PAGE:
Nearly one in 10 infants received no vaccinations in 2016, meaning that they missed the first innoculation against three lethal diseases, the World Health Organization (WHO) said Monday.
A full 12.9 million infants received no vaccinations last year, WHO found in a joint report with the UN’s children’s agency, UNICEF.
As a result, they missed the first dose of a triple vaccination against diphtheria, tetanus and whooping cough, also called pertussis.
Another 6.6 million who received the first dose of the so-called DTP vaccination did not complete the immunisation course last year.
Since 1980, the UN’s health agency has tracked the percentage of infants given the DTP vaccination.
“Since 2010, the percentage of children who received their full course of routine immunisations has stalled at 86 percent,” WHO said in a statement.
The figure fell short of the agency’s 90 percent coverage target.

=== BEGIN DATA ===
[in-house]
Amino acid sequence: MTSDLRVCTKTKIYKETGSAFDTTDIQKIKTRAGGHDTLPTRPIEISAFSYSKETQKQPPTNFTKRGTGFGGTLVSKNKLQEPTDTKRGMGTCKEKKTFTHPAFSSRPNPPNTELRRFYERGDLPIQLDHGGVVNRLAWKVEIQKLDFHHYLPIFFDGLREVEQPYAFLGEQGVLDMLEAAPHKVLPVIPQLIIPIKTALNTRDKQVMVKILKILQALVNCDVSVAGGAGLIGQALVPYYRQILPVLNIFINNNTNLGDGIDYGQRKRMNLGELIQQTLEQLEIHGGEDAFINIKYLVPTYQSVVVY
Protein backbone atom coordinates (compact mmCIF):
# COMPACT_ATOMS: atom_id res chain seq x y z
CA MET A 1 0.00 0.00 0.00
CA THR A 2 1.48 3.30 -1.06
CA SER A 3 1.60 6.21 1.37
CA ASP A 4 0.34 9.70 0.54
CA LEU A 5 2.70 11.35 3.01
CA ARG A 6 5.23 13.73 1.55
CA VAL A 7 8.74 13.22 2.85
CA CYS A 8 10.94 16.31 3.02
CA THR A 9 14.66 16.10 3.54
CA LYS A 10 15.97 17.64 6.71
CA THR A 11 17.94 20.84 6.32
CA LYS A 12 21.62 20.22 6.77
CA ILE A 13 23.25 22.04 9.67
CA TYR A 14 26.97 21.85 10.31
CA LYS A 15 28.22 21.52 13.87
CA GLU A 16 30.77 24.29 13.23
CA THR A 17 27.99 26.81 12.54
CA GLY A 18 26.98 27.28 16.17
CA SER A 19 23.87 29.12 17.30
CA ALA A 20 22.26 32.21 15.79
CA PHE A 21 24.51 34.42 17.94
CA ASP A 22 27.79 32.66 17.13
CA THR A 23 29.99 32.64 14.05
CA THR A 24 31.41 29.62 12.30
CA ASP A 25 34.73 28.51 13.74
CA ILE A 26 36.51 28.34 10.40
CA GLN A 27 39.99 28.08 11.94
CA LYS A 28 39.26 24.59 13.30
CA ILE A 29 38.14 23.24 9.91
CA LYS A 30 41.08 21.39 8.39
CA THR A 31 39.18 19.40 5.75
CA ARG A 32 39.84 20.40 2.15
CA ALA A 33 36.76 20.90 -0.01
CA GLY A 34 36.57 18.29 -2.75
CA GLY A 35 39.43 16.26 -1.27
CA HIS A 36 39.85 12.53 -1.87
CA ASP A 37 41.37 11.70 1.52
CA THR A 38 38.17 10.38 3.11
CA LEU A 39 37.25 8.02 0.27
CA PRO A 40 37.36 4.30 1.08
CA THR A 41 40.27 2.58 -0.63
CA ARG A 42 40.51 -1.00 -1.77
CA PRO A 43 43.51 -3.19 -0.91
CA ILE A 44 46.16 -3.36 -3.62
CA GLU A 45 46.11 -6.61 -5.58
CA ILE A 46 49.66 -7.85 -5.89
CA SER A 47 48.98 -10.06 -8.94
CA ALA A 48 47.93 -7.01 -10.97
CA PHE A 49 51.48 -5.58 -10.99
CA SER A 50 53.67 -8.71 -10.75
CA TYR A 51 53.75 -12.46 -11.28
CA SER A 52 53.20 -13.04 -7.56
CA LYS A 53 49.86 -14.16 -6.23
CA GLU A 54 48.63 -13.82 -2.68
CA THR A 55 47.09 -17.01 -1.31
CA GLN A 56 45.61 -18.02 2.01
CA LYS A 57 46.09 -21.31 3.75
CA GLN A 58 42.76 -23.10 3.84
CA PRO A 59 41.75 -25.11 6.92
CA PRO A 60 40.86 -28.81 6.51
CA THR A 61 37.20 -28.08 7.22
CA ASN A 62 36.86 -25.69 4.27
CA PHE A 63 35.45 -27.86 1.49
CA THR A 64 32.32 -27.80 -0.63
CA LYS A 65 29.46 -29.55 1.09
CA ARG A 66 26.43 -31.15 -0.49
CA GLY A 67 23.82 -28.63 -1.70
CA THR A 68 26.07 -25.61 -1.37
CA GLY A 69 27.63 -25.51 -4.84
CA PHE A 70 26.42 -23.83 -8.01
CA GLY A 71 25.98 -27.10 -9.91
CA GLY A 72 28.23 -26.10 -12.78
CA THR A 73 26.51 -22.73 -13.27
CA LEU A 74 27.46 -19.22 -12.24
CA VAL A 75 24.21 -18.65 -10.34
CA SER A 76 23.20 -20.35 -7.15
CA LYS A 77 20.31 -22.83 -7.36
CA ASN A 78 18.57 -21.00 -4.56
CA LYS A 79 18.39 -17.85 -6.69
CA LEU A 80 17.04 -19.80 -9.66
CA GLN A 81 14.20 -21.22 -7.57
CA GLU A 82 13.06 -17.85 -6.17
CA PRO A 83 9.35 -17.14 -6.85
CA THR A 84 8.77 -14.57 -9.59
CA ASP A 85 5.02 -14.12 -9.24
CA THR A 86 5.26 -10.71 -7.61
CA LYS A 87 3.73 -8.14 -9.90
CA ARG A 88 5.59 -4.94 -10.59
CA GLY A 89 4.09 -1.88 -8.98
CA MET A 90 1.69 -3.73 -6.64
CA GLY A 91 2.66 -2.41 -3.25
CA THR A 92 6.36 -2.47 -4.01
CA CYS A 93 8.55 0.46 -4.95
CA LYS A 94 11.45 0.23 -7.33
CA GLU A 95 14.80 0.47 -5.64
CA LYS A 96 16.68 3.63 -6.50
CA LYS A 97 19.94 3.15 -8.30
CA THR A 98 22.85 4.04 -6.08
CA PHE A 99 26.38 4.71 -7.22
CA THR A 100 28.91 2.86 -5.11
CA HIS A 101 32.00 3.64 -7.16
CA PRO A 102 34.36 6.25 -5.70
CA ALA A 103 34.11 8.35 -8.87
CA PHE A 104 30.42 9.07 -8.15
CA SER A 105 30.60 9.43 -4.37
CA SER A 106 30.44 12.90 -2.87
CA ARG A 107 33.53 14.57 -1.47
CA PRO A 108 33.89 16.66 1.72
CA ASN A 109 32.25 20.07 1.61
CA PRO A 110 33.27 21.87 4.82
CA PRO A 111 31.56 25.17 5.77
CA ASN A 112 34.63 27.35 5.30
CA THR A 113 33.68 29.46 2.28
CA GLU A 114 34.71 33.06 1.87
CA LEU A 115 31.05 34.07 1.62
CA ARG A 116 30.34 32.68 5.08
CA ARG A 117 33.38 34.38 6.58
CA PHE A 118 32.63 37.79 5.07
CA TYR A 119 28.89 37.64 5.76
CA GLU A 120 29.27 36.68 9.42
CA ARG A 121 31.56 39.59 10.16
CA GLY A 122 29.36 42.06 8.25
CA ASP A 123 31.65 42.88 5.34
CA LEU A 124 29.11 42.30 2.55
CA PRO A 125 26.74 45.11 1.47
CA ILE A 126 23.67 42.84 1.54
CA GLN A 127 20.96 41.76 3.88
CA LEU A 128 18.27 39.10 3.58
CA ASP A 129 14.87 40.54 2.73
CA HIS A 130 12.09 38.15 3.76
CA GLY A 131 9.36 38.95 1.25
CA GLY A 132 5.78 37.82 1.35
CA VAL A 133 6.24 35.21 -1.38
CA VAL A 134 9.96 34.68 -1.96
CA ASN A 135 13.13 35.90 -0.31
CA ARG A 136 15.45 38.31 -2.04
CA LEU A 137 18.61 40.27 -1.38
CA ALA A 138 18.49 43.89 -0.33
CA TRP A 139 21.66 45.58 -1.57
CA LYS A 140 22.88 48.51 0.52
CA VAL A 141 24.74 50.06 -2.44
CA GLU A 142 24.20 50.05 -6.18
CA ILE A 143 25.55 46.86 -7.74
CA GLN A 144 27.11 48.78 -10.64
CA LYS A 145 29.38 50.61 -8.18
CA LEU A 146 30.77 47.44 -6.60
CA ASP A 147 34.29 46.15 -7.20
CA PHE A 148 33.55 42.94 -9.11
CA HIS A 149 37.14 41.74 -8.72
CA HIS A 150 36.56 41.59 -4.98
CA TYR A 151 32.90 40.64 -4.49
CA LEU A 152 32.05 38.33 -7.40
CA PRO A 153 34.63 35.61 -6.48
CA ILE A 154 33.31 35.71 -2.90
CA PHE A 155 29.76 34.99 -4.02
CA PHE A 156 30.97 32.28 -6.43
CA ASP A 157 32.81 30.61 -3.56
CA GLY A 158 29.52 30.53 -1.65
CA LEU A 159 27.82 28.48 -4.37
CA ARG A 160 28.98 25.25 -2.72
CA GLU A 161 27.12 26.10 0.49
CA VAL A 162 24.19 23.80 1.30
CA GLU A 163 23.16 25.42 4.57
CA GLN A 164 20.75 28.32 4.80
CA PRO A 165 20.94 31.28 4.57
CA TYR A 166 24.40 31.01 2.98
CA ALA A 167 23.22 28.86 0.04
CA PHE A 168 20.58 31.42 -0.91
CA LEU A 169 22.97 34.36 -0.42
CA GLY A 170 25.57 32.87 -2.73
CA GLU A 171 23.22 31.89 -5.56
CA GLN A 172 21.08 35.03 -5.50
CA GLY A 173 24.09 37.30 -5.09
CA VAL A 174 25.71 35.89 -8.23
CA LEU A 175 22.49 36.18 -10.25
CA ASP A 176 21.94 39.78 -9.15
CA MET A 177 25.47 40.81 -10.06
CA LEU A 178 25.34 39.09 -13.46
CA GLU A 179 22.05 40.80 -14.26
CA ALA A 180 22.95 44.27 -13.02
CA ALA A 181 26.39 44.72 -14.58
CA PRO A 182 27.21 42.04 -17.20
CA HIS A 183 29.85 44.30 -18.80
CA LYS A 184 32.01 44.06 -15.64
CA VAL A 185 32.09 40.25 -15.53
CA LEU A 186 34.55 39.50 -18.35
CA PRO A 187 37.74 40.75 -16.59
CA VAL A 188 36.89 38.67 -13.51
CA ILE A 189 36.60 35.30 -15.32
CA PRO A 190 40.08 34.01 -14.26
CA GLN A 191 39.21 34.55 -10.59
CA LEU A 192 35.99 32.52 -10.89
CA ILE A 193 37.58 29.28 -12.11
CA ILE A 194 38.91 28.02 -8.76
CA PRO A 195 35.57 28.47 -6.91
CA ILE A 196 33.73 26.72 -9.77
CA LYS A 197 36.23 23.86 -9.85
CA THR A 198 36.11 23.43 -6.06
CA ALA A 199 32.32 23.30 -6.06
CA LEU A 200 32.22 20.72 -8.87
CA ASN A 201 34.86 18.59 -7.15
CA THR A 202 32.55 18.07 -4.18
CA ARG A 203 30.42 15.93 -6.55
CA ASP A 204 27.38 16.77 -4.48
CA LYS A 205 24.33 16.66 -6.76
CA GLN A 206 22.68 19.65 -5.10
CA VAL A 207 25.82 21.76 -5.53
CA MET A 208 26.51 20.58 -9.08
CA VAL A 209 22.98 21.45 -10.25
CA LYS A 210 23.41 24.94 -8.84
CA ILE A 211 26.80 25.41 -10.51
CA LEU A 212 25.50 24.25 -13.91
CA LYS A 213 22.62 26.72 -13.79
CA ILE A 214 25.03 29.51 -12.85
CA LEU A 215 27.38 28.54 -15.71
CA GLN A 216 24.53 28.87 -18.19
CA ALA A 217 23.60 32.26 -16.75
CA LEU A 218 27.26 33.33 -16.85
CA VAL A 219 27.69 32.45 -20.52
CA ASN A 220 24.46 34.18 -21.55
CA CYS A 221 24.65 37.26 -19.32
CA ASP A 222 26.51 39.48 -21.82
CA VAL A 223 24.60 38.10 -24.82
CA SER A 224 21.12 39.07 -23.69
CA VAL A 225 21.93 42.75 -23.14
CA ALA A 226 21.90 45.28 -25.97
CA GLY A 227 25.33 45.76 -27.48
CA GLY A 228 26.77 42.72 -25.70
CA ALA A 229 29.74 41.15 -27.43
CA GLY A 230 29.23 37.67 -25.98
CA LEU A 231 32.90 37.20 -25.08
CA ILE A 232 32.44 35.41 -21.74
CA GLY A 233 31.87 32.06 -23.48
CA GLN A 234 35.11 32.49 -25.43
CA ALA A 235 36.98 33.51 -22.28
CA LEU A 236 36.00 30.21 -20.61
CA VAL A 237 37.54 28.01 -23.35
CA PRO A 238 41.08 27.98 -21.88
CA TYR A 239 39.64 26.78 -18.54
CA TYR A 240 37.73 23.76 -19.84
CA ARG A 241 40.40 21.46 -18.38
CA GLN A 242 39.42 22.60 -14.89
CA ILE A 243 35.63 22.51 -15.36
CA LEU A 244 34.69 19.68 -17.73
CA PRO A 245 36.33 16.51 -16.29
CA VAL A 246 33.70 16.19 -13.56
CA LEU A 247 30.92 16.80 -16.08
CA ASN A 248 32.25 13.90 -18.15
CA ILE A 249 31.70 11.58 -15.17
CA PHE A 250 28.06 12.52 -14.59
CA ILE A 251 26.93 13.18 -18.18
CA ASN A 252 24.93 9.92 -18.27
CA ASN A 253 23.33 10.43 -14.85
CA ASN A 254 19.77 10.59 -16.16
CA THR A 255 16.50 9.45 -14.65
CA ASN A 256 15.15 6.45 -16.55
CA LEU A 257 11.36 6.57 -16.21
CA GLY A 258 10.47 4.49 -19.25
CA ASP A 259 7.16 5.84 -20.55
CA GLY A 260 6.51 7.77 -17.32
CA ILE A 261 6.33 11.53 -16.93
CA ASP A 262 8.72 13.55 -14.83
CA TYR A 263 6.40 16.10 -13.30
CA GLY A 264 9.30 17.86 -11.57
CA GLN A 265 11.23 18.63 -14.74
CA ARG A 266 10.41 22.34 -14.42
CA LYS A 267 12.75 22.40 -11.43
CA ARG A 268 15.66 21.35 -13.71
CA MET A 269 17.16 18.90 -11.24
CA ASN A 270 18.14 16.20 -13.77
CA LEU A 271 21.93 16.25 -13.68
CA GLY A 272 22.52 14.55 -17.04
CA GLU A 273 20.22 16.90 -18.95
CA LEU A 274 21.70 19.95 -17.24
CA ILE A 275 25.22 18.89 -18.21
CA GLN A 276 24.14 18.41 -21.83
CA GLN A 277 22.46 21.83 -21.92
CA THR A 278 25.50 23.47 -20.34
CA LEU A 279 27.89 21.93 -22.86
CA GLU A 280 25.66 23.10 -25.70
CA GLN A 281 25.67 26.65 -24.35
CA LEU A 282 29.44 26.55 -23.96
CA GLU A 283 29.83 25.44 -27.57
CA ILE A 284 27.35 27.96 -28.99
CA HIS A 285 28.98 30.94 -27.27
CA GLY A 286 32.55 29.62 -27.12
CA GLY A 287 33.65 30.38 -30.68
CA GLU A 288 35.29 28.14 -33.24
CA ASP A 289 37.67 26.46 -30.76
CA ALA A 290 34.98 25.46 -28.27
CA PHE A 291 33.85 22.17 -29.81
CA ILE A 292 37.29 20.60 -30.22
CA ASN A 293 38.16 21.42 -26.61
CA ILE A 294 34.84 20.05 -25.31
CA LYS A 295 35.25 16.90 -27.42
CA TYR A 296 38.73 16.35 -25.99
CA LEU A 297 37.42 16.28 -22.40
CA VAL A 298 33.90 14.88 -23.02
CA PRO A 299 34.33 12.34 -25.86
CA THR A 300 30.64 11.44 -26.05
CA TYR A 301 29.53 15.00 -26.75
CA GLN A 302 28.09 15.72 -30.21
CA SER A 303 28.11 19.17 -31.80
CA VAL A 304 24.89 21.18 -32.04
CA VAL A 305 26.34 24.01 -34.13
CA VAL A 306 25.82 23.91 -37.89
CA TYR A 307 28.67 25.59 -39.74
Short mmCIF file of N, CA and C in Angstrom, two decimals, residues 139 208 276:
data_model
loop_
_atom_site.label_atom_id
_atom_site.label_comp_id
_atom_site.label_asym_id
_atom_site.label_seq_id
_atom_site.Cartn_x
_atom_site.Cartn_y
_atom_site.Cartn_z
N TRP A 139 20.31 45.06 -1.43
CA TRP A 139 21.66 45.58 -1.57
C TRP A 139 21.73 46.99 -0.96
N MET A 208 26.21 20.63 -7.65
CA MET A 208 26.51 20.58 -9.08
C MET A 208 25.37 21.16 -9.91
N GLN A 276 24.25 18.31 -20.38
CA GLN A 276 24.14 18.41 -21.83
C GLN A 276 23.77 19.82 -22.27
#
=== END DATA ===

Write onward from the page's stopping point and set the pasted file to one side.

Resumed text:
“These children most likely have also not received any of the other basic health services,” WHO’s immunisation, Jean-Marie Okwo-Bele, said in a statement.
“If we are to raise the bar on global immunisation coverage, health services must reach the unreached.”
Only 130 of WHO’s 194 member-states have hit the 90 percent target, with the worst coverage recorded in countries gripped by conflict.
Eight countries in 2016 had a sub-50 percent coverage rate for all three DTP shots, including Central African Republic, Chad, Equatorial Guinea, Nigeria, Somalia, South Sudan, Syrian and Ukraine.
Of that list, only the small west African nation of Equatorial Guinea is not seen as suffering from an active conflict, although its government has been fiercely condemned by rights groups over widespread abuses.
WHO estimates that vaccinations prevent between two and three million deaths each year.